Monday May 09, 2022
The chief justice took suo moto notice of the ruling against the deputy speaker of the National Assembly after consulting 12 judges of the Supreme Court, Chief Justice of Pakistan (CJP) Umar Ata Bandial said Monday.
The 12 judges agreed that the speaker’s ruling was a “constitutional matter”, the CJP stated during a hearing of the presidential reference seeking an interpretation of Article 63(A) of the Constitution, which concerns the disqualification of lawmakers.
In today’s hearing, Makhdoom Ali Khan, the lawyer representing PML-N, was to present his arguments, however, he was not in the country.
When the court was informed of Khan’s absence by an assistant lawyer, the chief justice said that the bench did not want to delay the matter any further. The court was then told that the PML-N lawyer will return on May 15.
Chief Justice Bandial also inquired whether the new attorney general of Pakistan (AGP) will be coming to the court, but he was told that a few things were pending before his official appointment, after which he will assist the court.
While the additional attorney general, who was present in the courtroom, said that he wanted to bring to the court’s notice that the issue of the disgruntled PTI lawmakers was already being heard by the Election Commission of Pakistan (ECP), and that the matter will be decided within 30 days.
The CJP said that he was aware of this development, and the court did not have the time to hear the case of each and every defected member of the PTI.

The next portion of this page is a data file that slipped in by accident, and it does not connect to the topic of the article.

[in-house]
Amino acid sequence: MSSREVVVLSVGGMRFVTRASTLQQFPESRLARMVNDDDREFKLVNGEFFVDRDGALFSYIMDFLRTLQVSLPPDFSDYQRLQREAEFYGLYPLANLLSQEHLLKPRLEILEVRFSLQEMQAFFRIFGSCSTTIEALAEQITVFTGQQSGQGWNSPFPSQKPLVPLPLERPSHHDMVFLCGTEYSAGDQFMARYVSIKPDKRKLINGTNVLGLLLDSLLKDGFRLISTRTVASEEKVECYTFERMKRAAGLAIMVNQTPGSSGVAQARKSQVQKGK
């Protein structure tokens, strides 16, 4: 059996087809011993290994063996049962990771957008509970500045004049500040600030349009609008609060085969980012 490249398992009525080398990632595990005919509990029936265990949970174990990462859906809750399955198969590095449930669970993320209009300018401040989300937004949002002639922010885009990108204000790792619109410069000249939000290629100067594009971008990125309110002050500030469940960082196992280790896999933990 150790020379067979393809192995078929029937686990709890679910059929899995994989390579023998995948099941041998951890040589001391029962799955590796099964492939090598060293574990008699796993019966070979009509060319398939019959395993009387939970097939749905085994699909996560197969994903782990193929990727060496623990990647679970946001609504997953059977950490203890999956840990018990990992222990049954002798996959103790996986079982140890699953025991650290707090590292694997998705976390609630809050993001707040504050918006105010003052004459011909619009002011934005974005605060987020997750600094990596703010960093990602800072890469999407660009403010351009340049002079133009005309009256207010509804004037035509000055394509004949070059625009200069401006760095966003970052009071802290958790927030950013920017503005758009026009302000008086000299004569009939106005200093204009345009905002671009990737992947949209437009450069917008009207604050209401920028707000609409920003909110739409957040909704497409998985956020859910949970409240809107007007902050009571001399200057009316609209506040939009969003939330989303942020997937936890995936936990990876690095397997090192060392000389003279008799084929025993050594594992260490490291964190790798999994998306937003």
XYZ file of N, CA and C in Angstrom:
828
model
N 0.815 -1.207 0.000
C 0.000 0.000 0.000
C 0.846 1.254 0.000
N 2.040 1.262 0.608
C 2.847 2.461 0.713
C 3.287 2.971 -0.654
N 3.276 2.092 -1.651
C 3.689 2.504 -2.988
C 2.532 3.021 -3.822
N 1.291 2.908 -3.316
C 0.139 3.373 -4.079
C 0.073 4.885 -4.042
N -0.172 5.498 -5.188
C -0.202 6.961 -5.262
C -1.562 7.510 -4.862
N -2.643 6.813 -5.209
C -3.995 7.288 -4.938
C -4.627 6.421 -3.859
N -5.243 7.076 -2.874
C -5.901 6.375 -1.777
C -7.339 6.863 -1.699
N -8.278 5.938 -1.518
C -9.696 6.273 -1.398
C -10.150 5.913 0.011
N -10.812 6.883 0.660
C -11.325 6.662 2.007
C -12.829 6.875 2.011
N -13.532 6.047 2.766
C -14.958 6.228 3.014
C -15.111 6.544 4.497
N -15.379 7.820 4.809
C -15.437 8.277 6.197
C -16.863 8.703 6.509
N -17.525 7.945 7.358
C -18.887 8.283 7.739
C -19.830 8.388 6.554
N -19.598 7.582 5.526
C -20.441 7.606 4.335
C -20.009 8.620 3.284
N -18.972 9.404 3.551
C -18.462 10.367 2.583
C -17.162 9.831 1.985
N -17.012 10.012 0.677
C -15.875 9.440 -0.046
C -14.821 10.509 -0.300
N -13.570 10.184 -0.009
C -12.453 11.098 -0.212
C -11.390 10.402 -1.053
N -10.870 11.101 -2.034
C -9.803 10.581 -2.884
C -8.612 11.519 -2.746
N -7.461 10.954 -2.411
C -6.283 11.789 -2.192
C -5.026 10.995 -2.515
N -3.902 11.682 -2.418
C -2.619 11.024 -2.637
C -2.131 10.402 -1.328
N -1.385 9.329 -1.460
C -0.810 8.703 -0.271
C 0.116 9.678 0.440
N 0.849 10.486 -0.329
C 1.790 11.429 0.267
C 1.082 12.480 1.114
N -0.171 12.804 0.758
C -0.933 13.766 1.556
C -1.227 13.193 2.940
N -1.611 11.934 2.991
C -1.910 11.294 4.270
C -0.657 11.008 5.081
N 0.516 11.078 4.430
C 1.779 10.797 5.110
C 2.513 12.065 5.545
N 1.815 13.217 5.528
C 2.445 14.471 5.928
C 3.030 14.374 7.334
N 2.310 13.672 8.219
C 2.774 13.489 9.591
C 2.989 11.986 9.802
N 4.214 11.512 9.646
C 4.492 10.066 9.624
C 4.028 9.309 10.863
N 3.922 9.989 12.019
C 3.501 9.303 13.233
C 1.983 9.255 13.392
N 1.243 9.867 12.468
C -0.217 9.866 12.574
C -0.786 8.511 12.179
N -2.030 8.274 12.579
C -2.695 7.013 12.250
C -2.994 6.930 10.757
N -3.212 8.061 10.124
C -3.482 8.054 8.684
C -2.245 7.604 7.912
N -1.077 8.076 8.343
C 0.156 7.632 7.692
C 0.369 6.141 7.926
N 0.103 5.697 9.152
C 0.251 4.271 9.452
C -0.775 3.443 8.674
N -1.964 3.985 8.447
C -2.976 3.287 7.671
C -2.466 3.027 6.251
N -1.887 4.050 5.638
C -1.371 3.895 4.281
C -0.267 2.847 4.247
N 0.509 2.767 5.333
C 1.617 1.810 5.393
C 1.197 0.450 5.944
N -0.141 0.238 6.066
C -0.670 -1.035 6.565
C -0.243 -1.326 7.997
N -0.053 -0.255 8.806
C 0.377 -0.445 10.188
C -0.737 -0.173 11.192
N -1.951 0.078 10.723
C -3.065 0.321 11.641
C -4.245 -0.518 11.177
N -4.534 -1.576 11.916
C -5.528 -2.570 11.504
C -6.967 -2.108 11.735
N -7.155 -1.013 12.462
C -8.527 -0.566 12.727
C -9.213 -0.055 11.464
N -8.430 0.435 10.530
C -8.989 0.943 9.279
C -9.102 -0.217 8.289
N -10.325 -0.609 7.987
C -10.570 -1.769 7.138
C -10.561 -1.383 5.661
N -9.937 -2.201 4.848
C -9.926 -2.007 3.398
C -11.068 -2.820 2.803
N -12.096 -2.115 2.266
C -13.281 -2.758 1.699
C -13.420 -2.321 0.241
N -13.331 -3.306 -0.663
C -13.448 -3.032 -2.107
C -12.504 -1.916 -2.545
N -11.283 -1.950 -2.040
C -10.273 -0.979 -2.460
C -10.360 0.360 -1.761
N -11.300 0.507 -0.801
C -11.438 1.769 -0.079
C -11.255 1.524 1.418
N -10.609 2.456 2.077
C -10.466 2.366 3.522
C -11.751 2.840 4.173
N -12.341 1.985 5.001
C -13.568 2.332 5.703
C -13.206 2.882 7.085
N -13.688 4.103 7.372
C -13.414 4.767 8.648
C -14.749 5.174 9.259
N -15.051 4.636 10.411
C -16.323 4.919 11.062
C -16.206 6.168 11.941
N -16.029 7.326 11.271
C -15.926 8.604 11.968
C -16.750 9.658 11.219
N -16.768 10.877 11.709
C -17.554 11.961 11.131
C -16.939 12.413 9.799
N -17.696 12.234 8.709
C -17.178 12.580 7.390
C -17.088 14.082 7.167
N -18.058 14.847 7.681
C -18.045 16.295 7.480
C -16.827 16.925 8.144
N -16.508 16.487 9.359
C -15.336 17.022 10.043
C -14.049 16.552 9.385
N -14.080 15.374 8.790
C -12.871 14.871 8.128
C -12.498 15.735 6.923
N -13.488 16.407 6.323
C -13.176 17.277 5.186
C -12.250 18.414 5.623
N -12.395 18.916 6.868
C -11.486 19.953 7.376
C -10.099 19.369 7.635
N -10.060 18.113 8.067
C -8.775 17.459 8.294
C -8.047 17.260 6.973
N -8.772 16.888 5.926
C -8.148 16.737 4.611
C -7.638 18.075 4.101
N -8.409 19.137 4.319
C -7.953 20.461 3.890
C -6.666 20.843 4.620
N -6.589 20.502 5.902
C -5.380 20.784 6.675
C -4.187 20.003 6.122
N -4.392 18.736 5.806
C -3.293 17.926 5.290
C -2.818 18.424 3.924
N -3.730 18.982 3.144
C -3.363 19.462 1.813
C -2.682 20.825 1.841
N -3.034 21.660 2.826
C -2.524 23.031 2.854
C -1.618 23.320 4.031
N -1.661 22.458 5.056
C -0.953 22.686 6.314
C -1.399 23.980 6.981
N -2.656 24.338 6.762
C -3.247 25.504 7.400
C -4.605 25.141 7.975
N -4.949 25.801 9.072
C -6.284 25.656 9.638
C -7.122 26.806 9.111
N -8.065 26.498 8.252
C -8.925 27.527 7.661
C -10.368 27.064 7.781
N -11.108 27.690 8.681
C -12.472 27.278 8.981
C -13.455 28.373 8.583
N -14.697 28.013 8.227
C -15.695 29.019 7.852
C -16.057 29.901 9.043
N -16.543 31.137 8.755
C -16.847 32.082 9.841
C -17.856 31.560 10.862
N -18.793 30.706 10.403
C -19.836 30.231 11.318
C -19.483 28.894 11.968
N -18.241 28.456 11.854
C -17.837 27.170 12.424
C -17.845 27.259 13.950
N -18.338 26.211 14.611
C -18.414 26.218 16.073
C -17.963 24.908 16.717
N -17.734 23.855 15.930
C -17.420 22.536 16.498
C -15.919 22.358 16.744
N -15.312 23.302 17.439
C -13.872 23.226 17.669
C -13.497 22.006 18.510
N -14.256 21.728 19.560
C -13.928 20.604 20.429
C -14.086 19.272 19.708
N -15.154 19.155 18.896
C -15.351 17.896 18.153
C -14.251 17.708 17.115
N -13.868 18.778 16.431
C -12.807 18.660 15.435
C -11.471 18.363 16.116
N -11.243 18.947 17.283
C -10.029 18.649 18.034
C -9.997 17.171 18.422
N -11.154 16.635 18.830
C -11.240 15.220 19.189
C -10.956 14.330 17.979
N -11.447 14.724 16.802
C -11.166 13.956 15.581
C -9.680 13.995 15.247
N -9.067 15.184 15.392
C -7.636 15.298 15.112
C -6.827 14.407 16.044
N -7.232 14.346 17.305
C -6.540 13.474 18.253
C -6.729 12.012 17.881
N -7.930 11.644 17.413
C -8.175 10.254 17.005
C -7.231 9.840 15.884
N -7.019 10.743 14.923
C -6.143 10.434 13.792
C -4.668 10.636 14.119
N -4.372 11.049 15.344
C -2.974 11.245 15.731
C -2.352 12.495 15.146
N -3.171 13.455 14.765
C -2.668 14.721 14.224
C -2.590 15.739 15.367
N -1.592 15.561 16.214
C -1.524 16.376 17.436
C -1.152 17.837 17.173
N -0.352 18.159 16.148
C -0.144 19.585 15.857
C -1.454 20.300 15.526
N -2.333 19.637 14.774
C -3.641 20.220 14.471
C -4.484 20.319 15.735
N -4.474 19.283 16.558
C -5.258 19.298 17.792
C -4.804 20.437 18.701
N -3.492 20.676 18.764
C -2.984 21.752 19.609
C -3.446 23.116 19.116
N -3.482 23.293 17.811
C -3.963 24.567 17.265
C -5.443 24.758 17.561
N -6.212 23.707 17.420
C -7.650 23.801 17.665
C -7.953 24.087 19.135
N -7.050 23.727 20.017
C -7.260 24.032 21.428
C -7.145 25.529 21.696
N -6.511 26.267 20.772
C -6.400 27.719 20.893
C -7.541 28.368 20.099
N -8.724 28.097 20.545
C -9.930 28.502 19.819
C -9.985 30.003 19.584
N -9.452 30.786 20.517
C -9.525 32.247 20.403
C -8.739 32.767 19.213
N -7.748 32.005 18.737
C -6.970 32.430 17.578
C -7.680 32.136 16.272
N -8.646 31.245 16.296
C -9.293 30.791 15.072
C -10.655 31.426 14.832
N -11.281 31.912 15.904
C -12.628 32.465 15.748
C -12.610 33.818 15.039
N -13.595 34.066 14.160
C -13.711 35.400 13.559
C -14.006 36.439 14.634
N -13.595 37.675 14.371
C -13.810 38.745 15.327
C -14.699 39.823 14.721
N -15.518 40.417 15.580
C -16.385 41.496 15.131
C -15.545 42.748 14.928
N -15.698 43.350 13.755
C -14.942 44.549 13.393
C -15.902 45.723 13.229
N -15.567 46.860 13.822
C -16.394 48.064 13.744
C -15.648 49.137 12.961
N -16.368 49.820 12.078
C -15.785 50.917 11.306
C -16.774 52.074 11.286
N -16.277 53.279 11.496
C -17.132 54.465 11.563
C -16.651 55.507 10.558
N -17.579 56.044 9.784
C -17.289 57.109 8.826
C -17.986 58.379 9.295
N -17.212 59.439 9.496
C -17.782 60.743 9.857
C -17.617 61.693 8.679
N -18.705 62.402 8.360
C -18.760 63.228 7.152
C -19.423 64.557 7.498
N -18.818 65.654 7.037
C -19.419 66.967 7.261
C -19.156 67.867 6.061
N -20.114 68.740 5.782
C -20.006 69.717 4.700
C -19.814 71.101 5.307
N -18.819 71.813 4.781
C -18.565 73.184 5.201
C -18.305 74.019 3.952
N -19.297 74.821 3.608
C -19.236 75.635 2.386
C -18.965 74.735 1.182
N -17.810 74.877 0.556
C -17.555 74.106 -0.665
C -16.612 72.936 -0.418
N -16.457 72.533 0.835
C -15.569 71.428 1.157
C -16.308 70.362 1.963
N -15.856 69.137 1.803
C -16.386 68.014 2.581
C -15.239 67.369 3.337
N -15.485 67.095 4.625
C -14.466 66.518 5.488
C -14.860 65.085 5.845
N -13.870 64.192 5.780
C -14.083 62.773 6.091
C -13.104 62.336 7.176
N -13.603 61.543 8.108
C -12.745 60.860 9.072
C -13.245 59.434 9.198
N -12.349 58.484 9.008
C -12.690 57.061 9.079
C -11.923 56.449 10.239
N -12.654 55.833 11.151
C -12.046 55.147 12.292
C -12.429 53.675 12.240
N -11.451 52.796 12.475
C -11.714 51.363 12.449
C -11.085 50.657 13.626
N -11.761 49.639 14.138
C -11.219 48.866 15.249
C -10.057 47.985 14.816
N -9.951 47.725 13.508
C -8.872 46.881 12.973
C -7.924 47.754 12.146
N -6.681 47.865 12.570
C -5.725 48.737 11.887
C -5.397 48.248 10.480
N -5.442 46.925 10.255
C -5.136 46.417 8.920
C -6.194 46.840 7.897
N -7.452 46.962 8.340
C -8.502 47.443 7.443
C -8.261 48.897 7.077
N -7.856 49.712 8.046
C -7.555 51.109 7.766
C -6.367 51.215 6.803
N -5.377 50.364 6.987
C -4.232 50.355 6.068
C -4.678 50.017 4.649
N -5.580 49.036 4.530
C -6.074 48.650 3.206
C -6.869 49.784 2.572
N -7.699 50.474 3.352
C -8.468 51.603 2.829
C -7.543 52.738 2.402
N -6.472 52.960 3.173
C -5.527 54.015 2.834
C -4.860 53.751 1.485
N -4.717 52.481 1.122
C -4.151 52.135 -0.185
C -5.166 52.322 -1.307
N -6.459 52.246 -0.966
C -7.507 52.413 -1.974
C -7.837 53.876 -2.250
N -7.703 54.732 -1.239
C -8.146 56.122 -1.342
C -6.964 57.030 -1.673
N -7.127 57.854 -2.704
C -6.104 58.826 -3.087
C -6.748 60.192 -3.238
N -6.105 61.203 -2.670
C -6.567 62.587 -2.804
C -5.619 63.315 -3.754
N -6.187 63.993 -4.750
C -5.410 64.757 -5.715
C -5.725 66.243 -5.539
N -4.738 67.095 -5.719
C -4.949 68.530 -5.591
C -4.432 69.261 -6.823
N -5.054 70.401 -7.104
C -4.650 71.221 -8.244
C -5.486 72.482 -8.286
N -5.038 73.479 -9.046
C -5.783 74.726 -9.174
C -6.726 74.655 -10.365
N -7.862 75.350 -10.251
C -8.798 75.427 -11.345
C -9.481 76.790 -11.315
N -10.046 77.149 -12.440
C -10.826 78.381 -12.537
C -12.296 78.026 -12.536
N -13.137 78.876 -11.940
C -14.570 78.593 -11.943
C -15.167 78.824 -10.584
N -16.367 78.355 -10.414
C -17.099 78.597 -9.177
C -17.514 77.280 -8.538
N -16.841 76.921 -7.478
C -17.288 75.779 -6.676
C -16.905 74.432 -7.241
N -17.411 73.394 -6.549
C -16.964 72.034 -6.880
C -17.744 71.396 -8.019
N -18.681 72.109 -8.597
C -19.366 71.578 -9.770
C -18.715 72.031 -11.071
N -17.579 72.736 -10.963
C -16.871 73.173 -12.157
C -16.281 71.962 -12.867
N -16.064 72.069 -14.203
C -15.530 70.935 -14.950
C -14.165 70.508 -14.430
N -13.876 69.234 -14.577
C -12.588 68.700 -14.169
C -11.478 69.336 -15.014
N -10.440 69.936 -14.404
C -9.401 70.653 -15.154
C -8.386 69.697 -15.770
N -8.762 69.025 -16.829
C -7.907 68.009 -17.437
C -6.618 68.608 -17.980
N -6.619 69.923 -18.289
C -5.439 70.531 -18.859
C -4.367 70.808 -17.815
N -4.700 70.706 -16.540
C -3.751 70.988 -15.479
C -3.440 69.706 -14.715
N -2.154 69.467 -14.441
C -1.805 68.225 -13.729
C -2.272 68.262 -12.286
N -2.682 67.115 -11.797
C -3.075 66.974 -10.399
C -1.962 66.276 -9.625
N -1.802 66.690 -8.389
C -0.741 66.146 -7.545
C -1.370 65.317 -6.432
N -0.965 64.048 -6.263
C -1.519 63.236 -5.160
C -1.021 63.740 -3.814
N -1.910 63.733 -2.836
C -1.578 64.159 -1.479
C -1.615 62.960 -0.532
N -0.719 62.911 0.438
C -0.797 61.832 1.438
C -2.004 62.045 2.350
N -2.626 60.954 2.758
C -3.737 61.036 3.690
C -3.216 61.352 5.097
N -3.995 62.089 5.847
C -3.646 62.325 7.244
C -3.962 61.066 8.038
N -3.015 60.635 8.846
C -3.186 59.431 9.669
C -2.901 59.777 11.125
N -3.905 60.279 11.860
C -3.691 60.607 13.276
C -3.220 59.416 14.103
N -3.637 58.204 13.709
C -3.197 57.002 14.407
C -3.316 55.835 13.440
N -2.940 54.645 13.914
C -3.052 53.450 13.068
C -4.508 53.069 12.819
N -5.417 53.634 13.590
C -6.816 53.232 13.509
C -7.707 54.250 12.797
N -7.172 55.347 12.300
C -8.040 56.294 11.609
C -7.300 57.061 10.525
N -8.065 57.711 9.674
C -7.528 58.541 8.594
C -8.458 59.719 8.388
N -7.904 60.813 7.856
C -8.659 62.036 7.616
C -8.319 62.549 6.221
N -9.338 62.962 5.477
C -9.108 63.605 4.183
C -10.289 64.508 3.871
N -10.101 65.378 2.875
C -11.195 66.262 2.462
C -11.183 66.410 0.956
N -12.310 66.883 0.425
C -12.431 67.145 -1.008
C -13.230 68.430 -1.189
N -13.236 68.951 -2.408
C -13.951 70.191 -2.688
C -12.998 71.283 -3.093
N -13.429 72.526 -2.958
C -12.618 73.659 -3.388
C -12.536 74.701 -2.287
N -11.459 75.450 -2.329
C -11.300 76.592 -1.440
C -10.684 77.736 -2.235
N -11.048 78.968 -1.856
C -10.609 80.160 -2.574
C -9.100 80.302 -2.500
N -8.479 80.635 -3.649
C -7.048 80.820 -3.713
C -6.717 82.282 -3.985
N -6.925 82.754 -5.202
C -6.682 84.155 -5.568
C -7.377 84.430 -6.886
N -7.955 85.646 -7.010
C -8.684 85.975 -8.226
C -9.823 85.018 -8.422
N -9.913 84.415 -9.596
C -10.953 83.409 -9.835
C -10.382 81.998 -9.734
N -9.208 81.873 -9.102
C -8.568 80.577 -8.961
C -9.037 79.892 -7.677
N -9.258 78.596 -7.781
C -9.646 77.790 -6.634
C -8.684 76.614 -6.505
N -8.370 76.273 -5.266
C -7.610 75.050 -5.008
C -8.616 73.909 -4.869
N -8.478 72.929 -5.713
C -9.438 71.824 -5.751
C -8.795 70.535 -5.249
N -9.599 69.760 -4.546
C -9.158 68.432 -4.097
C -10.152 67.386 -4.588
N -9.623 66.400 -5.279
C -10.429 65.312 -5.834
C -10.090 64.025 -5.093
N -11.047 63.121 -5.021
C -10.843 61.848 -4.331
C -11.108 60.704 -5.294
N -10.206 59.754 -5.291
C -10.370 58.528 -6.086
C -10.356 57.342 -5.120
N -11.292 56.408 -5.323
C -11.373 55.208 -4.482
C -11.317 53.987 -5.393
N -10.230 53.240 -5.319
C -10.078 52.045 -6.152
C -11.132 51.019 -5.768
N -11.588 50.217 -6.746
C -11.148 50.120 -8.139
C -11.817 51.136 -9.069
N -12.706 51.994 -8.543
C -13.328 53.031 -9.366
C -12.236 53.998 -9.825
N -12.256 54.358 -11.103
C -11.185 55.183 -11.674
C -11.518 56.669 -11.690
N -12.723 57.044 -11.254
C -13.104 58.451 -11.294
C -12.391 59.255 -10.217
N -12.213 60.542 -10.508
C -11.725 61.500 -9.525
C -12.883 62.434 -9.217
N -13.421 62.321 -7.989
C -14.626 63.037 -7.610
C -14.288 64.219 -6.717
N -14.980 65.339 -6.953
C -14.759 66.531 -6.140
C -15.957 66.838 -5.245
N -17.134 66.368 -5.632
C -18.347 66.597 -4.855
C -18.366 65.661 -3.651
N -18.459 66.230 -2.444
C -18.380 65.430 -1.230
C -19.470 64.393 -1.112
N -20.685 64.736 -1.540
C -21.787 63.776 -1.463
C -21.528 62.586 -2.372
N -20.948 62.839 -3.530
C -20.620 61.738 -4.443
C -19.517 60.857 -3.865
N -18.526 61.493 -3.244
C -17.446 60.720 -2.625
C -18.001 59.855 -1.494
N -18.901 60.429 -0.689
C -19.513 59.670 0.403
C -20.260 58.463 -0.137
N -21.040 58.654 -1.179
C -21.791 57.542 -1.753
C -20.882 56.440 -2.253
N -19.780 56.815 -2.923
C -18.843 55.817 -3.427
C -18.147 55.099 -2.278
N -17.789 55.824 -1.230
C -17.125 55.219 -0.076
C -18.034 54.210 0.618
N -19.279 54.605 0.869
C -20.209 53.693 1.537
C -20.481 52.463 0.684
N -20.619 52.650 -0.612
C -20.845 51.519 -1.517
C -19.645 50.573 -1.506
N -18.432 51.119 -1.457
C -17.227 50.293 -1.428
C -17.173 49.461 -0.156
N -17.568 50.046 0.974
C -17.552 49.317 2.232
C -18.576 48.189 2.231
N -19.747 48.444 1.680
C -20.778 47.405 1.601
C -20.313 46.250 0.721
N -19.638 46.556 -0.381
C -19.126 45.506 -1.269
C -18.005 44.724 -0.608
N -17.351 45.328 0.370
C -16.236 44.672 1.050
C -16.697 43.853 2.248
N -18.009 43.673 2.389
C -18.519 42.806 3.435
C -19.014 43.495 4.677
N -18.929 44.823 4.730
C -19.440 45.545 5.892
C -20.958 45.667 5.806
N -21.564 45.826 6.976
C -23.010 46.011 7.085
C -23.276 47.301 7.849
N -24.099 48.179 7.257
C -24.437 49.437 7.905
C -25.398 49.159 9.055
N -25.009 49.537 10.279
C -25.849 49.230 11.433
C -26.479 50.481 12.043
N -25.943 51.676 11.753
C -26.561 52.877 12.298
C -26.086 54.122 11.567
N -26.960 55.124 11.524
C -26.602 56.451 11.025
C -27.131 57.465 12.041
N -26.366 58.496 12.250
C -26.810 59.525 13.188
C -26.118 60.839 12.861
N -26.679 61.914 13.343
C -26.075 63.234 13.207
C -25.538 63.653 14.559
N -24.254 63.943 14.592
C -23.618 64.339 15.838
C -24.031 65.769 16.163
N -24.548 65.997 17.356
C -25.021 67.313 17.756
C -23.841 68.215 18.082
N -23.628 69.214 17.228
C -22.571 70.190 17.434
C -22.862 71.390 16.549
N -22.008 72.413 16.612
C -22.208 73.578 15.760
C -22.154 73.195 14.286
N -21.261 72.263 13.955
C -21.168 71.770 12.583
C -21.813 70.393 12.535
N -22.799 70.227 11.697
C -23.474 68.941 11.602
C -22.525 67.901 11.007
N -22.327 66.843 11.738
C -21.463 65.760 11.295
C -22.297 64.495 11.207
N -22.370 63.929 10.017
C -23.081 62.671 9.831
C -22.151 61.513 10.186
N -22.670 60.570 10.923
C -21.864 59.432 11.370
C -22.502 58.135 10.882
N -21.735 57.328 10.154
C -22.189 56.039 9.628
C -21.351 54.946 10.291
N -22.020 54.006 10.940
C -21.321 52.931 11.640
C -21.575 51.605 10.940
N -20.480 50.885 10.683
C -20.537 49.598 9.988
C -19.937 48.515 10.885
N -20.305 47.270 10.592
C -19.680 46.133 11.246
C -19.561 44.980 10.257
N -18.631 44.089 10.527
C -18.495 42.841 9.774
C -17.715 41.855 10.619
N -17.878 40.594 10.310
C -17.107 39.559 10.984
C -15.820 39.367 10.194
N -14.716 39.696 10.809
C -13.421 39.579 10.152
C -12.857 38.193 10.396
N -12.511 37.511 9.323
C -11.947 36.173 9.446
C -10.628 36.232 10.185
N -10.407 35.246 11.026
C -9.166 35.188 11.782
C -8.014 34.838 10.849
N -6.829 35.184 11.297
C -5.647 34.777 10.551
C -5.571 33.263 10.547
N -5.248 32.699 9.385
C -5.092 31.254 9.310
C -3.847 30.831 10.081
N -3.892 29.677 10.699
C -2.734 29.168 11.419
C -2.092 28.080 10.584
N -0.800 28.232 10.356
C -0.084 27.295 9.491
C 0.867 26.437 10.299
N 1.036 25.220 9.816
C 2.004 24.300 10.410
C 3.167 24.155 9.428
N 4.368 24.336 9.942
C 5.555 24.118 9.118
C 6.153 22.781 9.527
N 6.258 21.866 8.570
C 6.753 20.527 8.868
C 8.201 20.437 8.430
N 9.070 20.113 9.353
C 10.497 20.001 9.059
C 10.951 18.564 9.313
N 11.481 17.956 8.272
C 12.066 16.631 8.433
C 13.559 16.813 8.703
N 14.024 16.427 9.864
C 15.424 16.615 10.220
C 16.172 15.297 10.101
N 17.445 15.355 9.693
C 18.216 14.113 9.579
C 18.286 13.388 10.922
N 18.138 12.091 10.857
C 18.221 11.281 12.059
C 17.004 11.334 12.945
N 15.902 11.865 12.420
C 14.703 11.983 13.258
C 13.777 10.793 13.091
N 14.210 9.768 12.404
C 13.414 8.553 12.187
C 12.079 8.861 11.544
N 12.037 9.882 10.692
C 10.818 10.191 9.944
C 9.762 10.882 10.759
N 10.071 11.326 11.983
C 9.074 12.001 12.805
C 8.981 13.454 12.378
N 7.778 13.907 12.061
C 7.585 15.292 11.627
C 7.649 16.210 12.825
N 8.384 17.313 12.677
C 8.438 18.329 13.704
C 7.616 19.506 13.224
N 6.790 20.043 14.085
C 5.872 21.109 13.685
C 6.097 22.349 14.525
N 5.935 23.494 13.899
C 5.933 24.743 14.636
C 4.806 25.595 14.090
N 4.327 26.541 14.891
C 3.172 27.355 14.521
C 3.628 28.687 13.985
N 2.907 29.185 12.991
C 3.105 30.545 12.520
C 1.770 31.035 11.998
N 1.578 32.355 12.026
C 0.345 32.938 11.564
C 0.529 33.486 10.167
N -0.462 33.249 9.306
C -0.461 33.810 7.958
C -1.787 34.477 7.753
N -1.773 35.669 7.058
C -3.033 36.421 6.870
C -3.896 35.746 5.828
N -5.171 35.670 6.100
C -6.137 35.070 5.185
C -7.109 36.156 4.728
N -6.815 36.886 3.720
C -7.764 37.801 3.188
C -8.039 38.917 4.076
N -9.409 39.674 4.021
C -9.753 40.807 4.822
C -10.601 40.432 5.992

He further added the court plans to interpret Article 63(A) for the future generations of the country.
In March, President Arif Alvi has sought the opinion of the Supreme Court after it emerged that members of the PTI will be siding with the Opposition in the vote of no confidence against ex-prime minister Imran Khan.
In the petition, the president had asked the court if members, who cross party lines, should be disqualified for life.
In Monday’s hearing, the chief justice told PTI’s counsel, Babar Awan, that regardless of how much the courts are criticised, the judges will keep defending the Constitution. Awan replied that he respected the courts. In response to this, Justice Jamal Khan Mandokhail remarked that he wished that this respect would be spread amongst the public as well.
“Tell the people that courts open at night too,” the justice added, “The Balochistan High Court once opened at 1:30 am.”
A lawyer of the PML-Q then approached the court and said that there were rumours the government might take back the presidential reference after the new attorney general is notified. The chief justice responded that he hoped the new government will realise the importance of the reference and not interfere in its interpretation.